with {rho = 100, varepsilon = 0.1} resembles the shrinkage operator for small values of gamma (e.g., gamma = 0.1), and it resembles the truncation operator for large values of gamma (e.g., gamma = 10).

G_solution_slog 

Solution to the F-minimization problem

The necessary conditions for the optimality of the F-minimization problem are given by the three coupled nonlinear equations in the unknowns matrices F, L, and P,

NC equations 

For a fixed F, the first two equations are Lyapunov equations for the closed-loop controllability and observability gramians L and P, respectively; for fixed L and P, the third equation is a Sylvester equation for F. This structure of the necessary conditions for the optimality motivates the following iterative scheme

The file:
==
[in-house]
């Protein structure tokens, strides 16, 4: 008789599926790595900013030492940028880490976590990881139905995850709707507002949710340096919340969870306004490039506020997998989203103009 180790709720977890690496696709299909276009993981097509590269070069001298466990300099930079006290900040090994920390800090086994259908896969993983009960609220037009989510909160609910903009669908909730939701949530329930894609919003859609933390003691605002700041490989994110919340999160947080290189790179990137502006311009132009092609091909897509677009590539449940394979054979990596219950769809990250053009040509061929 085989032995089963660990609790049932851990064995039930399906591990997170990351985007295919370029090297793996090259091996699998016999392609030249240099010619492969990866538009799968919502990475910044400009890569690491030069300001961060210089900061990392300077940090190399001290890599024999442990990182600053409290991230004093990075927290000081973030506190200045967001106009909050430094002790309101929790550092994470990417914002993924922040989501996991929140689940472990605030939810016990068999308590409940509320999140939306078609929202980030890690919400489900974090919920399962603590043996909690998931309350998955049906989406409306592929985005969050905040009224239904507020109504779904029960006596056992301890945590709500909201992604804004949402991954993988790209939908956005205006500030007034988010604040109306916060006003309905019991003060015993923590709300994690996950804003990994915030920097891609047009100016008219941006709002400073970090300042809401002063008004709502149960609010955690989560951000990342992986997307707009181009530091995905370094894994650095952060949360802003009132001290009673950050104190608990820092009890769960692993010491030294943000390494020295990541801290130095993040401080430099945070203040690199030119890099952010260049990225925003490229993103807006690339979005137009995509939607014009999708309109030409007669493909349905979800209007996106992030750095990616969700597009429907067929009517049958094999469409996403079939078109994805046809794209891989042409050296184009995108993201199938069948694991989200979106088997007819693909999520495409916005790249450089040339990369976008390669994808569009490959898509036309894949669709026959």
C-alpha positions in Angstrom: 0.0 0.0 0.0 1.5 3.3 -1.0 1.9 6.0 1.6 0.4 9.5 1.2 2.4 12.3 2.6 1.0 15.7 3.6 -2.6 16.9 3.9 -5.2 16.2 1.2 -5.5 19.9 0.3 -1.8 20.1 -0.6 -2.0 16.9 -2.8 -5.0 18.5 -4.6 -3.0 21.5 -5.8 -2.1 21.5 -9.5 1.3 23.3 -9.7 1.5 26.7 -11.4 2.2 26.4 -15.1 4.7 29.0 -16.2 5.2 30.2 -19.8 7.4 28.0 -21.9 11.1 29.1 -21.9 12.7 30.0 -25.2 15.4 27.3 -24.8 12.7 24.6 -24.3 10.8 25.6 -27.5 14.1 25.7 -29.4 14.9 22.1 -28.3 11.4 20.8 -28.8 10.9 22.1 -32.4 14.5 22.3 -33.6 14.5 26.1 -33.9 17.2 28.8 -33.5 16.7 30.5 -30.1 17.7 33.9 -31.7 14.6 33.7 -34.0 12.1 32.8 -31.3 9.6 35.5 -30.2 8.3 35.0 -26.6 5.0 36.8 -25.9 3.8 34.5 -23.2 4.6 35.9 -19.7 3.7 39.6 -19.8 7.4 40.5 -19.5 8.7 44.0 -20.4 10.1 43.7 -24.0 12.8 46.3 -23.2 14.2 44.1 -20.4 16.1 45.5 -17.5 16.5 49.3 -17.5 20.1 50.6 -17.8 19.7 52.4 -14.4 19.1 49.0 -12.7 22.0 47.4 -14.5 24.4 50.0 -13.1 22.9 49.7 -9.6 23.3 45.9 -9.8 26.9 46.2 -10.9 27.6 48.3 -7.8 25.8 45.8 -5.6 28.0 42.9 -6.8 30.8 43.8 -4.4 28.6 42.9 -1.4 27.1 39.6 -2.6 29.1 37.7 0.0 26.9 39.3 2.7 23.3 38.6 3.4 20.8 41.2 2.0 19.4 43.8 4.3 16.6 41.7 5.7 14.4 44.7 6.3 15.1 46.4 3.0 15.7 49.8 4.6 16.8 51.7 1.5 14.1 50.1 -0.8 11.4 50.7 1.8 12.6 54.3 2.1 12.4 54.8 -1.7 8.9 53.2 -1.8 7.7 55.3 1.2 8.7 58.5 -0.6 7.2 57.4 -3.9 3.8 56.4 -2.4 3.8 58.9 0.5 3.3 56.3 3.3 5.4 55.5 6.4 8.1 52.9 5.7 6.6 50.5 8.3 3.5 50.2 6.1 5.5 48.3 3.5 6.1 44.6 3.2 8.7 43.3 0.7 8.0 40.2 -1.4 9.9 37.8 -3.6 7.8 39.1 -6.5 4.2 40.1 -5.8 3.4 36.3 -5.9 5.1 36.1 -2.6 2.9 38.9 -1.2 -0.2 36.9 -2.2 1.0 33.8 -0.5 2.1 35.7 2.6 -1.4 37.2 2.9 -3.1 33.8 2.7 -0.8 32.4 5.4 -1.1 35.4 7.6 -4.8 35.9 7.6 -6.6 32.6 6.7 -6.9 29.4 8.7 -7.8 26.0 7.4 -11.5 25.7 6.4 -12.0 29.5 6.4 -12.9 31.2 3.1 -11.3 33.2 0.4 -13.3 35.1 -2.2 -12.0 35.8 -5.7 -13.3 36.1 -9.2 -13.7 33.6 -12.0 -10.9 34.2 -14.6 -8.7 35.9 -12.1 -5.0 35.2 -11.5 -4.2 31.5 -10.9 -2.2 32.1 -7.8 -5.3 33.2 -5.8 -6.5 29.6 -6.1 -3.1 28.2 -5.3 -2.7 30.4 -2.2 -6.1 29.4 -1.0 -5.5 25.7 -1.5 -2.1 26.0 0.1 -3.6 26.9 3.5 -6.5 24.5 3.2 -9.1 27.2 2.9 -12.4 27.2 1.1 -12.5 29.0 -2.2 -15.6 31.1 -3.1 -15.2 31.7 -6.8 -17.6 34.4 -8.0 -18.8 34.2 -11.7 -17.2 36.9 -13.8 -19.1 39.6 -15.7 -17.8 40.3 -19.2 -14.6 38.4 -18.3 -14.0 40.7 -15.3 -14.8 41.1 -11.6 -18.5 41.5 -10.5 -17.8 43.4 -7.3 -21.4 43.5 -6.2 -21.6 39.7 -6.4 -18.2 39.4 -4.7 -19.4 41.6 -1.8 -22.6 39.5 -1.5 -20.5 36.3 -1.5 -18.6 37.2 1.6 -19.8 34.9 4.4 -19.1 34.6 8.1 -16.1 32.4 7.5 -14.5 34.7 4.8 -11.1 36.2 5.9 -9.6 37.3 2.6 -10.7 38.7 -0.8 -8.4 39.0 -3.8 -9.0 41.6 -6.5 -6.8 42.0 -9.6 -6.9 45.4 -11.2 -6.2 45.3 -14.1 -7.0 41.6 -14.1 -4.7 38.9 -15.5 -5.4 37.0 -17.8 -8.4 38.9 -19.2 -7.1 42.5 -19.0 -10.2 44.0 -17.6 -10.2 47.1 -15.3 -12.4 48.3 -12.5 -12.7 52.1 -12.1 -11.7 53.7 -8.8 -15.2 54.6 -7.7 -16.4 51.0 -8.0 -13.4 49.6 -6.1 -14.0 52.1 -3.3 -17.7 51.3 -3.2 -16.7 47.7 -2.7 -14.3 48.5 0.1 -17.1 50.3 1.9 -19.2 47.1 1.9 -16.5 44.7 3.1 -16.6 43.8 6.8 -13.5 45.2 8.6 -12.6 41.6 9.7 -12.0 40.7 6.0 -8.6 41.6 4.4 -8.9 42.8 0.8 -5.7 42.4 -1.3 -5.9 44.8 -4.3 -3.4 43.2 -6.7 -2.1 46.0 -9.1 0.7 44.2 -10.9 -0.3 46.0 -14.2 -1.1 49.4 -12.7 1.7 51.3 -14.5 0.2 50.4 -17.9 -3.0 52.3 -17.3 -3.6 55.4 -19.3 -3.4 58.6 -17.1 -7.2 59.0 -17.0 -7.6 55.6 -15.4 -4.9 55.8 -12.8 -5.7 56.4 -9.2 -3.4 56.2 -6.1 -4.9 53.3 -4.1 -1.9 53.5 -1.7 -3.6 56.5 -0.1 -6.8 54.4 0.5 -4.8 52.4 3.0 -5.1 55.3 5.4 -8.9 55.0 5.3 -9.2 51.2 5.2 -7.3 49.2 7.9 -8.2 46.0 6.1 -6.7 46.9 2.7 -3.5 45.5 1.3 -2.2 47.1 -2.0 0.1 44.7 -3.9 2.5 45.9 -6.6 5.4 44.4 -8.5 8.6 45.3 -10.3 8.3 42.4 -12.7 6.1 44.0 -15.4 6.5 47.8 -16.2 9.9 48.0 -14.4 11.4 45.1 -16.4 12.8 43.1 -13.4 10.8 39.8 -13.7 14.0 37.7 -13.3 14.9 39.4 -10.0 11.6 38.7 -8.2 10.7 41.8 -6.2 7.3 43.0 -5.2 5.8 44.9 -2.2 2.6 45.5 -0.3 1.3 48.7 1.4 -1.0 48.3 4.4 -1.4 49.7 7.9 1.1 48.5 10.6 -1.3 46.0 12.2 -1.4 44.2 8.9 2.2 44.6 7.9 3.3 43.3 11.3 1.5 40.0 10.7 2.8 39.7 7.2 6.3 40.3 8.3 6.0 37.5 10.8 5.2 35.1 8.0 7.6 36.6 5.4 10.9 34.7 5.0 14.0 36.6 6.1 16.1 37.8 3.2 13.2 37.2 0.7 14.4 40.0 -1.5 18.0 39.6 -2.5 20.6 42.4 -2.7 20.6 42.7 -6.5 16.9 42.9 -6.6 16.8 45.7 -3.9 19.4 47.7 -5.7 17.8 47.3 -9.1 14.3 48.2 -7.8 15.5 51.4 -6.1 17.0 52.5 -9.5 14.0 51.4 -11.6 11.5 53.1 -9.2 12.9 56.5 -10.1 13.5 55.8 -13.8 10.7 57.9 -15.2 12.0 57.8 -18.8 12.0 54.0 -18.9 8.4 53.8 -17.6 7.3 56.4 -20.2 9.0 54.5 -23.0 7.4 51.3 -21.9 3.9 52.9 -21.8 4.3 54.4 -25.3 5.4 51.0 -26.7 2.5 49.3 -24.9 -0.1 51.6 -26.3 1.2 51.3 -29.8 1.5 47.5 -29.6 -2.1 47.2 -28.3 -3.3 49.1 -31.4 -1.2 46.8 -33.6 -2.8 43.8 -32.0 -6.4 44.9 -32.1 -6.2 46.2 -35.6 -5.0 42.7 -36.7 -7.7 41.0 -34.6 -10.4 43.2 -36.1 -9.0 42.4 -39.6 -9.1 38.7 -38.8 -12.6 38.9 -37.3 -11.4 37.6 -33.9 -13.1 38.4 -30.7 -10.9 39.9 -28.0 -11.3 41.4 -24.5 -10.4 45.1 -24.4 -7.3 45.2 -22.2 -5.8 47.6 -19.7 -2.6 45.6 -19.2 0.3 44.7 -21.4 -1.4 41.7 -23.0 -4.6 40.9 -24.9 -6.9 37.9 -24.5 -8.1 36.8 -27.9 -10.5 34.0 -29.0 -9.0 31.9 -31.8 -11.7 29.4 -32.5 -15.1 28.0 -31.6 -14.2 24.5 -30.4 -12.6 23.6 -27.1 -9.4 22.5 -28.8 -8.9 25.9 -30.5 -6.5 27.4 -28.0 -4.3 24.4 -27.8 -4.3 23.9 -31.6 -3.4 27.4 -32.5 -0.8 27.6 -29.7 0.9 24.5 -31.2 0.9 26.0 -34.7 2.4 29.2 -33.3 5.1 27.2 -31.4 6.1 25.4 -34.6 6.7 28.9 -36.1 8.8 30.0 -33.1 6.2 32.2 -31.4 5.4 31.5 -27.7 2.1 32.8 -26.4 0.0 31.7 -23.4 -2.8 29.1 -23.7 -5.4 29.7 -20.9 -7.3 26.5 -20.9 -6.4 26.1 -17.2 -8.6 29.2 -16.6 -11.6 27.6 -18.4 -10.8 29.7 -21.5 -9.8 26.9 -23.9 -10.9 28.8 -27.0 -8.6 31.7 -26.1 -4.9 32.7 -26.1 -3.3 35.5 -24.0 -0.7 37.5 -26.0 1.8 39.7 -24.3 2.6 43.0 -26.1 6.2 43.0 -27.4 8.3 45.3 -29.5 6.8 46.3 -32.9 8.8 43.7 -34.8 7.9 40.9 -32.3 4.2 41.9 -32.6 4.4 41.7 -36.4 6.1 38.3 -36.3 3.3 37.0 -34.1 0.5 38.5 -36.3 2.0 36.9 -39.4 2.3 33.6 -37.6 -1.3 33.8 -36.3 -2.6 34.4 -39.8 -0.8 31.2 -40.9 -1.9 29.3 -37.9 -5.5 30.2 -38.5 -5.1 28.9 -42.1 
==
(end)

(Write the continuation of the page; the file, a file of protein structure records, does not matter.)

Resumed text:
iterative scheme 

We have shown that the difference between the feedback gains in two consecutive steps provides a descent direction. This observation in conjunction with standard line search has allowed us to establish convergence of the iterative scheme.

Polishing

The necessary conditions for the optimality of the structured linear quadratic regulator problem are given by

     begin{array}{rcl}     (A , - , B_2 , F )^T P     ~ + ~     P , (A , - , B_2 , F )     & = &     - left( Q ,+, F^T R , F  right)     [0.25cm]     (A , - , B_2 , F ) , L ,+, L , (A , - , B_2 , F )^T     & = &     -B_1 B_1^T     [0.25cm]     left[ left( R , F , - , B_2^T P right) L right] circ I_{cal S}     & = &     0,     end{array}


where circ denotes the entry-wise multiplication of two matrices, and I_{cal S} is the structural identity. For example,

     begin{array}{rcccl}     F ; = ;     left[         begin{array}{cccc}          * &  * &     &             {*} &  * & *   &               &  * & *   & *             &    & *   & *         end{array}     right]     &     &     Rightarrow     &     &     I_{cal S} ; = ;     left[         begin{array}{cccc}          1 & 1 &   &             1 & 1 & 1 &               & 1 & 1 & 1             &   & 1 & 1         end{array}     right].       end{array}